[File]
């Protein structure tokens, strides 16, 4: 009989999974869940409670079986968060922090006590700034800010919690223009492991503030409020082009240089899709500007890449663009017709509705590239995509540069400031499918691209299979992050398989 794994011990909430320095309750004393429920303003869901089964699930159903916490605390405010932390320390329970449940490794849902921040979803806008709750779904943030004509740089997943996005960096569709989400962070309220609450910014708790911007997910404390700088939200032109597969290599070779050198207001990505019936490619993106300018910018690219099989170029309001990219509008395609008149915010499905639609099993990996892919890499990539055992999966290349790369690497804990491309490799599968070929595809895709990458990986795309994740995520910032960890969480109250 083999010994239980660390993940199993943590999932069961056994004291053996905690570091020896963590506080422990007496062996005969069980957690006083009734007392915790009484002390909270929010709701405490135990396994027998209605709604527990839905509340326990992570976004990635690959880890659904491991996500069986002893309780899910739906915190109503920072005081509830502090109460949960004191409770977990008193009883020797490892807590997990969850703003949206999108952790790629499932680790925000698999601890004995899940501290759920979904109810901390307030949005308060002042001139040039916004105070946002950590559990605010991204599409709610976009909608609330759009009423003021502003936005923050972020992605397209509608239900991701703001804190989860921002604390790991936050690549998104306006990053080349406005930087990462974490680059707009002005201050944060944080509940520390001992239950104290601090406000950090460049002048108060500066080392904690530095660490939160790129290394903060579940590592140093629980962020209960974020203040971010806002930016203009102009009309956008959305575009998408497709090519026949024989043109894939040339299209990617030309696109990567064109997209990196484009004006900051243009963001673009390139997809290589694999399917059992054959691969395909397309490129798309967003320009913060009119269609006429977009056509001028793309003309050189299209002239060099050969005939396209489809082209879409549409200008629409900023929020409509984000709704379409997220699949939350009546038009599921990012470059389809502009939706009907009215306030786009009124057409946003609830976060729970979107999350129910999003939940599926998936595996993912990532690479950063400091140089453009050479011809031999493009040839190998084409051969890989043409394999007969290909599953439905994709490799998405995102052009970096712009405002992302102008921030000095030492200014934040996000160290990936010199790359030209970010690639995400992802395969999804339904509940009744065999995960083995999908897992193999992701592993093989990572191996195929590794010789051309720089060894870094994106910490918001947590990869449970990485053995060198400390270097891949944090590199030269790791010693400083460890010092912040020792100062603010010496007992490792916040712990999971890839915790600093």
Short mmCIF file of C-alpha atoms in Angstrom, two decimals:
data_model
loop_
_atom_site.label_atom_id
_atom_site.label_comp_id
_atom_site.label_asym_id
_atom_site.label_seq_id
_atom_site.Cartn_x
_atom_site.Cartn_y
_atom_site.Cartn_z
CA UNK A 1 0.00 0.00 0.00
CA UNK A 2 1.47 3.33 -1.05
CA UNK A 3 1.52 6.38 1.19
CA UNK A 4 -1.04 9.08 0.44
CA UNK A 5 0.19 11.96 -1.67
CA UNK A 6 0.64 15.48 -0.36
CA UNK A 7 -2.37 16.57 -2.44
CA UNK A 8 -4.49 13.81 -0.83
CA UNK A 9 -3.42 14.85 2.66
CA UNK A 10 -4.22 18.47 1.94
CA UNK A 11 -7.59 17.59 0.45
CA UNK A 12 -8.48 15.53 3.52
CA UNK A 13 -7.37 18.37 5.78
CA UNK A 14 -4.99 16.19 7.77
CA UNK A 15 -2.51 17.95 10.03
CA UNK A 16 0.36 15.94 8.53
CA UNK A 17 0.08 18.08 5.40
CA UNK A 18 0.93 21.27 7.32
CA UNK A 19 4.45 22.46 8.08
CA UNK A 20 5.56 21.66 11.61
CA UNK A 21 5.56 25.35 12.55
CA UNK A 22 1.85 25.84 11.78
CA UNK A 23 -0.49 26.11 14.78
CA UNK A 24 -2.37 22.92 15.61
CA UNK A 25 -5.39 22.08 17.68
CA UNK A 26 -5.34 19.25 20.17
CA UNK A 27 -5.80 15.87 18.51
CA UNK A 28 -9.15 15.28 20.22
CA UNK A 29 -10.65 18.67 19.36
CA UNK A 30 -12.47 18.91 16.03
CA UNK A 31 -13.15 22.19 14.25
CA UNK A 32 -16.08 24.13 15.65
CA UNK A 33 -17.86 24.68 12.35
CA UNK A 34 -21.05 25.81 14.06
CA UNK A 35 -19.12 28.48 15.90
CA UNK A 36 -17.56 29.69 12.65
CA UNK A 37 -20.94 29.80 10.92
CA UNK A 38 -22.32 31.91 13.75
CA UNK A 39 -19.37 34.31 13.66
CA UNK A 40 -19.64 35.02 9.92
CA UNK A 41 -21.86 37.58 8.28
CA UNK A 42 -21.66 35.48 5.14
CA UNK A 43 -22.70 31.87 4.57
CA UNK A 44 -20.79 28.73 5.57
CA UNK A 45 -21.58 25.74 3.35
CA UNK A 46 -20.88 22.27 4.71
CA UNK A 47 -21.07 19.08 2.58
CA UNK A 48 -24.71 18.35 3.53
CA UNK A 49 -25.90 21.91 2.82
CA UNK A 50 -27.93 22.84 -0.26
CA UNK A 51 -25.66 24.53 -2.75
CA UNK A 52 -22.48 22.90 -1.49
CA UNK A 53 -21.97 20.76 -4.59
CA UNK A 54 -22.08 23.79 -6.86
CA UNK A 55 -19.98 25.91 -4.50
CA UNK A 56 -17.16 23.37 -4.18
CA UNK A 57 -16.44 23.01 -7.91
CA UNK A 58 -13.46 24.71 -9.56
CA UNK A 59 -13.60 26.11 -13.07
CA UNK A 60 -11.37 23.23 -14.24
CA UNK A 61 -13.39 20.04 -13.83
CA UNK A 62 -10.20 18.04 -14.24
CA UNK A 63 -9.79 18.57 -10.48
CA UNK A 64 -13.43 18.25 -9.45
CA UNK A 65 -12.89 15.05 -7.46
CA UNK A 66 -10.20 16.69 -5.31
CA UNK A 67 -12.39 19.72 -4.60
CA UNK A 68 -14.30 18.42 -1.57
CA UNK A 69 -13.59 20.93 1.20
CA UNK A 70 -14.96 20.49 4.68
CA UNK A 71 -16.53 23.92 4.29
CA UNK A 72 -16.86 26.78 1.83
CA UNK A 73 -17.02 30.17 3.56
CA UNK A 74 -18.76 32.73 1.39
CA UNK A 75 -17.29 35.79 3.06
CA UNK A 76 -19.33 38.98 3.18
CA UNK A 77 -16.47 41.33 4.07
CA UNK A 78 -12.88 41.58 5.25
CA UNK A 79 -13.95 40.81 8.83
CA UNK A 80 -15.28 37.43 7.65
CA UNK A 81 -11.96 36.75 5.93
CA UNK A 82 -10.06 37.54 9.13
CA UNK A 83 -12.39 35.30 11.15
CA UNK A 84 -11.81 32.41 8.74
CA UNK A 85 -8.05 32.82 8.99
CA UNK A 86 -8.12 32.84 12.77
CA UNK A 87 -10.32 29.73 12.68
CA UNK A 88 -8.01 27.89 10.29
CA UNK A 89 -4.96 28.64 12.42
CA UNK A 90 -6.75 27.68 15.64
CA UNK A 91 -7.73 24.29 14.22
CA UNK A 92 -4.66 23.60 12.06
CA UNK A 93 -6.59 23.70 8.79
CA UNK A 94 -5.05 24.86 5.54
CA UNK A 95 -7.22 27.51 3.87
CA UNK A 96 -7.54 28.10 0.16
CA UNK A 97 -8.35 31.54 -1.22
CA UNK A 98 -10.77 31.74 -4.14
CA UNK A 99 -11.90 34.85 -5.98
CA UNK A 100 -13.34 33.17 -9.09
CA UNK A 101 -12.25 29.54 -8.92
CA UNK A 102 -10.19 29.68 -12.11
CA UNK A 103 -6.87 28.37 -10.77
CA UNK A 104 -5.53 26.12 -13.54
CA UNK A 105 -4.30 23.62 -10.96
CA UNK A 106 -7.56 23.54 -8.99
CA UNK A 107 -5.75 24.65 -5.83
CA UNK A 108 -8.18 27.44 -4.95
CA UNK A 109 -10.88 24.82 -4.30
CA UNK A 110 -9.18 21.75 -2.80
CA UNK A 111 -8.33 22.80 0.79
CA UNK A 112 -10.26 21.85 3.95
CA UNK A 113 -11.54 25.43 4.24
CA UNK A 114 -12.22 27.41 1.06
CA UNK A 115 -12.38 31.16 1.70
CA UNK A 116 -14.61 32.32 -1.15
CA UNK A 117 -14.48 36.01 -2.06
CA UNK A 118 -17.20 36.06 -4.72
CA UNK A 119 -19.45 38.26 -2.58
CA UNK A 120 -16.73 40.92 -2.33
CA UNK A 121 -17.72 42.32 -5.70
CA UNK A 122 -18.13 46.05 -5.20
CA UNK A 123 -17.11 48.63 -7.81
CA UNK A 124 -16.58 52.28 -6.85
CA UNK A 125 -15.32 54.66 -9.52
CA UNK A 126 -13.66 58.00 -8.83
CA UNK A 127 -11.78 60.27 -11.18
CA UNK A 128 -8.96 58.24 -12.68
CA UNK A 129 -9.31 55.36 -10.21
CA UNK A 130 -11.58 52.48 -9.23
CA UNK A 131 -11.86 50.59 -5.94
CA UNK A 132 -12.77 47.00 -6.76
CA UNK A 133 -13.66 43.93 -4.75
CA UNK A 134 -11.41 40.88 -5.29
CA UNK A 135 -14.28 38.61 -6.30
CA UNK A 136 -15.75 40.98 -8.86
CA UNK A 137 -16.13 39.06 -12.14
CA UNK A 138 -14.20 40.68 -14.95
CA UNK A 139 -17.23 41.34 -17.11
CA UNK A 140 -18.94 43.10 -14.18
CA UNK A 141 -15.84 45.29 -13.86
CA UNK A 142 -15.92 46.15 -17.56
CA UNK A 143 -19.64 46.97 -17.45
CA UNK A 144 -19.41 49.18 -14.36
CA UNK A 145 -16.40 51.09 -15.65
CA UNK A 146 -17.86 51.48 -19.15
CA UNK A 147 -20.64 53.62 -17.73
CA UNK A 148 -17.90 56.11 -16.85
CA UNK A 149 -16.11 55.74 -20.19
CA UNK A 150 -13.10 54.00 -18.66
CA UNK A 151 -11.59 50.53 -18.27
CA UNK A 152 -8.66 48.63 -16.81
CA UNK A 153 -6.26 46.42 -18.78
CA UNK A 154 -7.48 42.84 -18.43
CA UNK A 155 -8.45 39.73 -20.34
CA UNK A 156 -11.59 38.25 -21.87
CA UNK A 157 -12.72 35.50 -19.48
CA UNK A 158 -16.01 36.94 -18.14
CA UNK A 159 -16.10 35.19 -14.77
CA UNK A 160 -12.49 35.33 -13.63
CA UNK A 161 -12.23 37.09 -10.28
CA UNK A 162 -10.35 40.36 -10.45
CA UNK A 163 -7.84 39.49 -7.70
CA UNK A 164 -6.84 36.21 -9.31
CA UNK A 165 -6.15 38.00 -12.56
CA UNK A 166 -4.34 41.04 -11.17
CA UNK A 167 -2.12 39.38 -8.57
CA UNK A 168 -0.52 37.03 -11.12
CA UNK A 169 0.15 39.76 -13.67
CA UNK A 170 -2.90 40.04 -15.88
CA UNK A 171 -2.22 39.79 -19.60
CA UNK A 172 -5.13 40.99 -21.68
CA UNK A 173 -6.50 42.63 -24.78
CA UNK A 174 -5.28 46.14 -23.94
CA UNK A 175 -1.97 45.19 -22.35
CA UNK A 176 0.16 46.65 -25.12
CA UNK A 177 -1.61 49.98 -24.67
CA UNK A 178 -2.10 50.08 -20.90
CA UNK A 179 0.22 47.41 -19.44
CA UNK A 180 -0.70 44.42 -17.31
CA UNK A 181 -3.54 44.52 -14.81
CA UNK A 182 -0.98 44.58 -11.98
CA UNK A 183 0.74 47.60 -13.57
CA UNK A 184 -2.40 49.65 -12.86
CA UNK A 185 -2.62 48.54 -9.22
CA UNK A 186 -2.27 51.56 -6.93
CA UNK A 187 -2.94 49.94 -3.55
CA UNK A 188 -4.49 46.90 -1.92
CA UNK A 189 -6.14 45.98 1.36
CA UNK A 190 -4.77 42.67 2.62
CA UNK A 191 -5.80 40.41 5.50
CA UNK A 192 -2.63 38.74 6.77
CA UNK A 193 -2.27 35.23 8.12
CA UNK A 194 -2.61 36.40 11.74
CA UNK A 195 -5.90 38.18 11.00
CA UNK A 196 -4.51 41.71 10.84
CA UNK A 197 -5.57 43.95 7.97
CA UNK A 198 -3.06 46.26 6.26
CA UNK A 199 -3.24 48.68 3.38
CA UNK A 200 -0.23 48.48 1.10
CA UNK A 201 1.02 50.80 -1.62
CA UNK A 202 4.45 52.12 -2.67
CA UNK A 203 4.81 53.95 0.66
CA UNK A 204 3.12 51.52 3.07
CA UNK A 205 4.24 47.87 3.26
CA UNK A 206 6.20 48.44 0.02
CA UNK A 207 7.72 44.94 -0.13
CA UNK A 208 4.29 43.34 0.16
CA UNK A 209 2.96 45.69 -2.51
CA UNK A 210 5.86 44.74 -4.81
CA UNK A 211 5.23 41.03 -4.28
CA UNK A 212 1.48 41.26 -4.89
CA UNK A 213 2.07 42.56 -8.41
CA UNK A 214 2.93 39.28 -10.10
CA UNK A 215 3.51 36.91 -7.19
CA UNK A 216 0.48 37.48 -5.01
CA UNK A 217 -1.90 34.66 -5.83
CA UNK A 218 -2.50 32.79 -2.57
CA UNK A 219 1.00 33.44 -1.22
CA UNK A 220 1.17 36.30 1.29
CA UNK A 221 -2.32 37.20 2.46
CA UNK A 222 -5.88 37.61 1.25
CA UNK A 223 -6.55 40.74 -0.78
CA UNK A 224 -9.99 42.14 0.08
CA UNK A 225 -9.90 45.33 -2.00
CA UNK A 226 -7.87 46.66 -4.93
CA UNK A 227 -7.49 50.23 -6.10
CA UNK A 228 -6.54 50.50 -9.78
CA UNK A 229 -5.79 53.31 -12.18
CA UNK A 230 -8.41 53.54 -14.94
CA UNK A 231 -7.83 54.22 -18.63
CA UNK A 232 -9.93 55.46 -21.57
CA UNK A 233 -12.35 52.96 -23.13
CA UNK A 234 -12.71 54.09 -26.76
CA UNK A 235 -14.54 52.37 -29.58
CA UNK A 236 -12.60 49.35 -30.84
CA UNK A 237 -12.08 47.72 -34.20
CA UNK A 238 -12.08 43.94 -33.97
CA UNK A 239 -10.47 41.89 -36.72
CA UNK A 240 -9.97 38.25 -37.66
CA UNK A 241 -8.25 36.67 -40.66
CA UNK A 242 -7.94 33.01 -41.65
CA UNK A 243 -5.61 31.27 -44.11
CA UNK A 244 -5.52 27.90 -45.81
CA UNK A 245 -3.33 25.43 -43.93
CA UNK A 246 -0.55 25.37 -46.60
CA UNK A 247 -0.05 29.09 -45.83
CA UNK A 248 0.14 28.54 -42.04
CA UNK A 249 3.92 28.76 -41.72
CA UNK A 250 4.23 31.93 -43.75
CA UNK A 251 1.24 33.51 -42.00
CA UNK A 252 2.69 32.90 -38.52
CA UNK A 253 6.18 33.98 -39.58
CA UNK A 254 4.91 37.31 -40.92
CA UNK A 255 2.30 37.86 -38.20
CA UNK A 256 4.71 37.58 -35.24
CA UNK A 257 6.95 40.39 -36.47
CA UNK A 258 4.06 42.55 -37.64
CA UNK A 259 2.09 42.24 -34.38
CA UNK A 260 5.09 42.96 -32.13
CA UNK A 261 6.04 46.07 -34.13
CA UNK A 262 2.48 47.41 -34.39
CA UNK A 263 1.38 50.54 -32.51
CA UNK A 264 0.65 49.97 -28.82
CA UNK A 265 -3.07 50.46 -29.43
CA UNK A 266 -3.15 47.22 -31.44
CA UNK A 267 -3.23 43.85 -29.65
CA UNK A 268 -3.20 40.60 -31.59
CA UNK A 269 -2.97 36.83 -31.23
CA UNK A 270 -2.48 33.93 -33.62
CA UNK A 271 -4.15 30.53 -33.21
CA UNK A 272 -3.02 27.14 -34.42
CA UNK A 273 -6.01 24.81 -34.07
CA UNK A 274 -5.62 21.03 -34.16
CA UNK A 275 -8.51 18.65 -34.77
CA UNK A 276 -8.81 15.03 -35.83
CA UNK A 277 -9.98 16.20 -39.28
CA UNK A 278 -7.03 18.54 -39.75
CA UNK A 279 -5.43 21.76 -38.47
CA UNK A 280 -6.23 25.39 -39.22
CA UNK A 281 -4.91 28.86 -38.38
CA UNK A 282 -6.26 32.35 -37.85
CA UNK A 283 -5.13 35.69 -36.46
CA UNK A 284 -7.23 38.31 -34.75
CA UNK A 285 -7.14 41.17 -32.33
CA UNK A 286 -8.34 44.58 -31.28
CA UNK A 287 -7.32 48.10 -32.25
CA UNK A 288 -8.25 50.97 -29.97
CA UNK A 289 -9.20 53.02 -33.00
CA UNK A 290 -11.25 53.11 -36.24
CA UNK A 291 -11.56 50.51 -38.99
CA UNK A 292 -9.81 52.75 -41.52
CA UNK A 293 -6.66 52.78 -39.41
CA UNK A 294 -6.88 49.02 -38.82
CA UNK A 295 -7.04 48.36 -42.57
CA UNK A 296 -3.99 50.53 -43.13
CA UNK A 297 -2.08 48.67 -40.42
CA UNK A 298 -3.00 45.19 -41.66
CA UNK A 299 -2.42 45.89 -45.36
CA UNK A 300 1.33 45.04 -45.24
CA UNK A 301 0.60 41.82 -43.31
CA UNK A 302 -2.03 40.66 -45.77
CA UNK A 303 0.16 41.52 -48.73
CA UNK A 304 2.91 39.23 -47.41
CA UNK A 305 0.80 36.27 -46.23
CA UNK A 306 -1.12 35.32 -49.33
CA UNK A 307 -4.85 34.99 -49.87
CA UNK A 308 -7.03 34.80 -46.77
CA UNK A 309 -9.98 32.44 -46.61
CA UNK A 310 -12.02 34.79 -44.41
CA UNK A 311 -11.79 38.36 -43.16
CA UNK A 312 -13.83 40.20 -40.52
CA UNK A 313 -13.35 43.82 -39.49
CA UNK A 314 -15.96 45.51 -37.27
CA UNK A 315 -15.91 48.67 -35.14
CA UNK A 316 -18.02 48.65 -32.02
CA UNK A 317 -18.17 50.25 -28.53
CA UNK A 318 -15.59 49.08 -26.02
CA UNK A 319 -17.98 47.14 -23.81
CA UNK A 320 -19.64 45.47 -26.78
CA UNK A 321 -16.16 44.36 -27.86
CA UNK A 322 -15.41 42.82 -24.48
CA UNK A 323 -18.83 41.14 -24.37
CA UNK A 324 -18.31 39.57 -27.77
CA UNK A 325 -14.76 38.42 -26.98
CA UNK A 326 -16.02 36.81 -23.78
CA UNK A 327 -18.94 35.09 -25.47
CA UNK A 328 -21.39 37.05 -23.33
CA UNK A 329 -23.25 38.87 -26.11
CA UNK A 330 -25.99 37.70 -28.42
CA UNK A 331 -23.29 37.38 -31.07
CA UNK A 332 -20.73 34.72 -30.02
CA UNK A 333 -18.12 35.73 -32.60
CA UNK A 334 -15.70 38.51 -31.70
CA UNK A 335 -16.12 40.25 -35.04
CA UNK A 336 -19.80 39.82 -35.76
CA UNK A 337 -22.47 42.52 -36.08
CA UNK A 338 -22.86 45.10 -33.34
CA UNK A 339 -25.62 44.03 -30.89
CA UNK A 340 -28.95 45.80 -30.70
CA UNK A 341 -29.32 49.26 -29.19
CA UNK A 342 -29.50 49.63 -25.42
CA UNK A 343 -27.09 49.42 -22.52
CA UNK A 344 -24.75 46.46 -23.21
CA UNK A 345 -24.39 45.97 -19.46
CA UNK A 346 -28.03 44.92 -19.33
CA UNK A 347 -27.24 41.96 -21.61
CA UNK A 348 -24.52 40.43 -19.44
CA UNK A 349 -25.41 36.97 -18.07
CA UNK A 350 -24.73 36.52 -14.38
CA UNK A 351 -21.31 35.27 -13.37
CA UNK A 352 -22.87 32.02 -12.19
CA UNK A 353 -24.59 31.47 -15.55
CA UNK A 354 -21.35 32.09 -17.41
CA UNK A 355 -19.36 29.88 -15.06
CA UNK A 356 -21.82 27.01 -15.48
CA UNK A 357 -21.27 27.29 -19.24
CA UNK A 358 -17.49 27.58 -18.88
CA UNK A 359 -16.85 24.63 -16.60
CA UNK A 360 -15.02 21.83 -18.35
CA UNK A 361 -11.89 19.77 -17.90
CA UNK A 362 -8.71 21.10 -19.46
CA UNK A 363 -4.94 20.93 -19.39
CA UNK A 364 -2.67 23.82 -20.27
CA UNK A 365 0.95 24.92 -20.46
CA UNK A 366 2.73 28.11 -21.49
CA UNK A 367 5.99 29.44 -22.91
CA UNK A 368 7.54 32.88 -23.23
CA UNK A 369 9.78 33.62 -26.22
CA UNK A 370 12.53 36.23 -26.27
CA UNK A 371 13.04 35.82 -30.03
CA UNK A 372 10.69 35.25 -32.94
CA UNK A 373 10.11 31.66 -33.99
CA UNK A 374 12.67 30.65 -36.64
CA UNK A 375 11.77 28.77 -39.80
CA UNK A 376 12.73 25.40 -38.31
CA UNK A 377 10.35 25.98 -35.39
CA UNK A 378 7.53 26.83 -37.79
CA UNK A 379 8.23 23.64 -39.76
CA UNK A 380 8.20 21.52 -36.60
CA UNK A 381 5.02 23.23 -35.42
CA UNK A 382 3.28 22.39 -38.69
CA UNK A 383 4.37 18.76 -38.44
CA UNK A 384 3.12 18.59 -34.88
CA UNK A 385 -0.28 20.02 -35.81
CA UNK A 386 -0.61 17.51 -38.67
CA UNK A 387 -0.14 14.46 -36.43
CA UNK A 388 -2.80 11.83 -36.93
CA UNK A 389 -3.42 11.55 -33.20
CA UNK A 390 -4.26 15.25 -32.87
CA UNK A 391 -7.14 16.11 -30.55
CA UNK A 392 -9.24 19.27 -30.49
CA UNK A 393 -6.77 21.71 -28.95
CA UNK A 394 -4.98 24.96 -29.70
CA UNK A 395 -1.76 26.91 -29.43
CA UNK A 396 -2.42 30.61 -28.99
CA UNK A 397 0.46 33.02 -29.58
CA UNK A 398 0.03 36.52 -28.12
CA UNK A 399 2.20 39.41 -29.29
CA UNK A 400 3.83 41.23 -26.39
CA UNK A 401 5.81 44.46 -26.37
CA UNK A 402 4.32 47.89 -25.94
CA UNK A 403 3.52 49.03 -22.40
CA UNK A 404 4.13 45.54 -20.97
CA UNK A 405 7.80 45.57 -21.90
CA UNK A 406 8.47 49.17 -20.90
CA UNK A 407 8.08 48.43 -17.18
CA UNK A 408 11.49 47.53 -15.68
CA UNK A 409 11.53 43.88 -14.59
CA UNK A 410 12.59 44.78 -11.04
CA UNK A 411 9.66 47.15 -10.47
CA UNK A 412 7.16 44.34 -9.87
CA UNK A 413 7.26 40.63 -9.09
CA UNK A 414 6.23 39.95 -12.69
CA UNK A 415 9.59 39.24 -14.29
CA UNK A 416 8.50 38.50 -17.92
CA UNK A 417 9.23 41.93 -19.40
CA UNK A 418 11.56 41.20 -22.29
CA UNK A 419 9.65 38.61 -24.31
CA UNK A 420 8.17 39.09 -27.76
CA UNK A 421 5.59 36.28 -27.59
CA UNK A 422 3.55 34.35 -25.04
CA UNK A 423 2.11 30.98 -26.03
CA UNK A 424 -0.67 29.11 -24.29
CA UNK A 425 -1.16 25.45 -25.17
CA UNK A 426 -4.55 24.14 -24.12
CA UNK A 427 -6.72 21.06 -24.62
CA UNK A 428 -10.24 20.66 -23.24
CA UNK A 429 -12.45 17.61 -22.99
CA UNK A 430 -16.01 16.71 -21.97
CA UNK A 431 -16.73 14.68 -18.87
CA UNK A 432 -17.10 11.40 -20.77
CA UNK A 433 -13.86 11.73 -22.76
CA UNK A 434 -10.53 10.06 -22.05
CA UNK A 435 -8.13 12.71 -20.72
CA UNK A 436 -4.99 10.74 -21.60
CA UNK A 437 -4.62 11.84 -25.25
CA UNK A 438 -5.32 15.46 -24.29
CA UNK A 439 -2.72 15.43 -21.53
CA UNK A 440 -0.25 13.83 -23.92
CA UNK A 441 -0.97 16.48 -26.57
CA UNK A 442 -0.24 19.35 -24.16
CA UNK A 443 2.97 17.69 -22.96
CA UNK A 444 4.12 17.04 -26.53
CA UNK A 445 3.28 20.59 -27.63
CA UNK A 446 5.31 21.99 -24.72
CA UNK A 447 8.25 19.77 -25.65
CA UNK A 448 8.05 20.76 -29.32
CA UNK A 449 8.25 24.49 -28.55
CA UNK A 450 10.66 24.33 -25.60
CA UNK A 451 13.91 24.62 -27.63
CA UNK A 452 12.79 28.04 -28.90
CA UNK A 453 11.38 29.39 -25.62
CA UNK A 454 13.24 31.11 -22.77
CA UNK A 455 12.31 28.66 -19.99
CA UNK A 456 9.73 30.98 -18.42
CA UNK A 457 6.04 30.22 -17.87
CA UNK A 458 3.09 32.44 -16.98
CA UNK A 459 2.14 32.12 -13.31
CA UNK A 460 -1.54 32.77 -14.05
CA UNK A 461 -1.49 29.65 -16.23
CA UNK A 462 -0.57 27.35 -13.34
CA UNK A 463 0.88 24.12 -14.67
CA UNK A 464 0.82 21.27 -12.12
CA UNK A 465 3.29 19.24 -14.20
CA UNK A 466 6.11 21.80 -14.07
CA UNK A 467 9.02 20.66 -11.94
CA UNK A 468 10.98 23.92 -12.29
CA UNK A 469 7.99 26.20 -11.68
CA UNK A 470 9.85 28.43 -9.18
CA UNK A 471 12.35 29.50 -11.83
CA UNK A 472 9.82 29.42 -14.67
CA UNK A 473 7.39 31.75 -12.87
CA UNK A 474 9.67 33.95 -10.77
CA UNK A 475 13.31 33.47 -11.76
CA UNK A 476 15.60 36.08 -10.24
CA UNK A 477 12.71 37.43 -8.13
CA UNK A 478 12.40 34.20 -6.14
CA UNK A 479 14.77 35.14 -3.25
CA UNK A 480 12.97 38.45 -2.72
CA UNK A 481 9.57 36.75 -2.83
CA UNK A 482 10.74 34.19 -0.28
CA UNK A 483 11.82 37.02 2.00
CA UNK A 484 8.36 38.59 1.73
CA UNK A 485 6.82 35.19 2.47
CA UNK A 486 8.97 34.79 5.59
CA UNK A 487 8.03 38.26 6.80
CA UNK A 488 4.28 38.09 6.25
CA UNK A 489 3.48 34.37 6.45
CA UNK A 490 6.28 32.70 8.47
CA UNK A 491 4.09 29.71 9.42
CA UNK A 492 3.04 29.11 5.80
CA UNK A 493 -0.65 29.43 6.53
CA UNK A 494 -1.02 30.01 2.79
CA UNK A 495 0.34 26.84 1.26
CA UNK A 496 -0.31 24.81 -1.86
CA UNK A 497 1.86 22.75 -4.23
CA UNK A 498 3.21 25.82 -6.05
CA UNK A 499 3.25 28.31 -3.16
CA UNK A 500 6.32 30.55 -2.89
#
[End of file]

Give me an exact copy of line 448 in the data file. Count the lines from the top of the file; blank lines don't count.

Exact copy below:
CA UNK A 437 -4.62 11.84 -25.25